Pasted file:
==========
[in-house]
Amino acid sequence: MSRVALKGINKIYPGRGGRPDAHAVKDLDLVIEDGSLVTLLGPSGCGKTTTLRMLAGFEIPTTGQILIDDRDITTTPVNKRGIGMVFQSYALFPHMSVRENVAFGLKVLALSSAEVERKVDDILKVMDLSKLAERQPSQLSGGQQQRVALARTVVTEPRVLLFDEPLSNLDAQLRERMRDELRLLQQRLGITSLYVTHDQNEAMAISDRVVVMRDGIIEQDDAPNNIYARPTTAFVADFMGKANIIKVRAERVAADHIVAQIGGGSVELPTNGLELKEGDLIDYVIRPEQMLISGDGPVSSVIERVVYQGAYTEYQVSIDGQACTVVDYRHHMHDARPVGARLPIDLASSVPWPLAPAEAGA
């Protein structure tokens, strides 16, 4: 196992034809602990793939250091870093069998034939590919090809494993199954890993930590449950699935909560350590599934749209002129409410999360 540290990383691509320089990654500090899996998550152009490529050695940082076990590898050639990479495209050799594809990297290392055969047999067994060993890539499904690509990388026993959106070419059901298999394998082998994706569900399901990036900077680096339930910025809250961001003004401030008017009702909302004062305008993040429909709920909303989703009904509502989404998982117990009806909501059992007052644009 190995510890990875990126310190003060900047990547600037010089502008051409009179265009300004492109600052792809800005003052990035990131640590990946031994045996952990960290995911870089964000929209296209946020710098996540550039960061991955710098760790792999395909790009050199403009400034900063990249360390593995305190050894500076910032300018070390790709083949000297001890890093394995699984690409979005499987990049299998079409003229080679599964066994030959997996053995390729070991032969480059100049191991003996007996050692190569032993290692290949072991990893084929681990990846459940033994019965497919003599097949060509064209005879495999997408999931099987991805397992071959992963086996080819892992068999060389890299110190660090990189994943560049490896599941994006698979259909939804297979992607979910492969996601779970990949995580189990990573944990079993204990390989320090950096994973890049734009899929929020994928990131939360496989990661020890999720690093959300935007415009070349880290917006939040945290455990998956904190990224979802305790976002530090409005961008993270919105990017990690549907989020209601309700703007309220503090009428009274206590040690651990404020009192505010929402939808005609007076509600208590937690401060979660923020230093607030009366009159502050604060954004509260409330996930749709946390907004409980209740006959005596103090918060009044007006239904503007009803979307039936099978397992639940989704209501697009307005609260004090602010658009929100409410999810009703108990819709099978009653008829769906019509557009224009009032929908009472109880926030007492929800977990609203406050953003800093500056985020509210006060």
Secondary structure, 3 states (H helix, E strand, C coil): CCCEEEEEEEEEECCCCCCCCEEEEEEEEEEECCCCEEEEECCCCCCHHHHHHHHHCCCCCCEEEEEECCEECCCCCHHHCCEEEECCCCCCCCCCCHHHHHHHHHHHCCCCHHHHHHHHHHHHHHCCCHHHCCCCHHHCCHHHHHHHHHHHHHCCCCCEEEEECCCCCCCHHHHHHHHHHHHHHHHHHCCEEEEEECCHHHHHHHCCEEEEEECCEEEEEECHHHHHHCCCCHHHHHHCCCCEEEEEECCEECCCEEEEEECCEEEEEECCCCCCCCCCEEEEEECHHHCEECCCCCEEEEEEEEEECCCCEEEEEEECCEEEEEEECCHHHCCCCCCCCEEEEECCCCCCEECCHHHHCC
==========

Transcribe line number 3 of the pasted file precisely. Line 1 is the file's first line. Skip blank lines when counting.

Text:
């Protein structure tokens, strides 16, 4: 196992034809602990793939250091870093069998034939590919090809494993199954890993930590449950699935909560350590599934749209002129409410999360 540290990383691509320089990654500090899996998550152009490529050695940082076990590898050639990479495209050799594809990297290392055969047999067994060993890539499904690509990388026993959106070419059901298999394998082998994706569900399901990036900077680096339930910025809250961001003004401030008017009702909302004062305008993040429909709920909303989703009904509502989404998982117990009806909501059992007052644009 190995510890990875990126310190003060900047990547600037010089502008051409009179265009300004492109600052792809800005003052990035990131640590990946031994045996952990960290995911870089964000929209296209946020710098996540550039960061991955710098760790792999395909790009050199403009400034900063990249360390593995305190050894500076910032300018070390790709083949000297001890890093394995699984690409979005499987990049299998079409003229080679599964066994030959997996053995390729070991032969480059100049191991003996007996050692190569032993290692290949072991990893084929681990990846459940033994019965497919003599097949060509064209005879495999997408999931099987991805397992071959992963086996080819892992068999060389890299110190660090990189994943560049490896599941994006698979259909939804297979992607979910492969996601779970990949995580189990990573944990079993204990390989320090950096994973890049734009899929929020994928990131939360496989990661020890999720690093959300935007415009070349880290917006939040945290455990998956904190990224979802305790976002530090409005961008993270919105990017990690549907989020209601309700703007309220503090009428009274206590040690651990404020009192505010929402939808005609007076509600208590937690401060979660923020230093607030009366009159502050604060954004509260409330996930749709946390907004409980209740006959005596103090918060009044007006239904503007009803979307039936099978397992639940989704209501697009307005609260004090602010658009929100409410999810009703108990819709099978009653008829769906019509557009224009009032929908009472109880926030007492929800977990609203406050953003800093500056985020509210006060």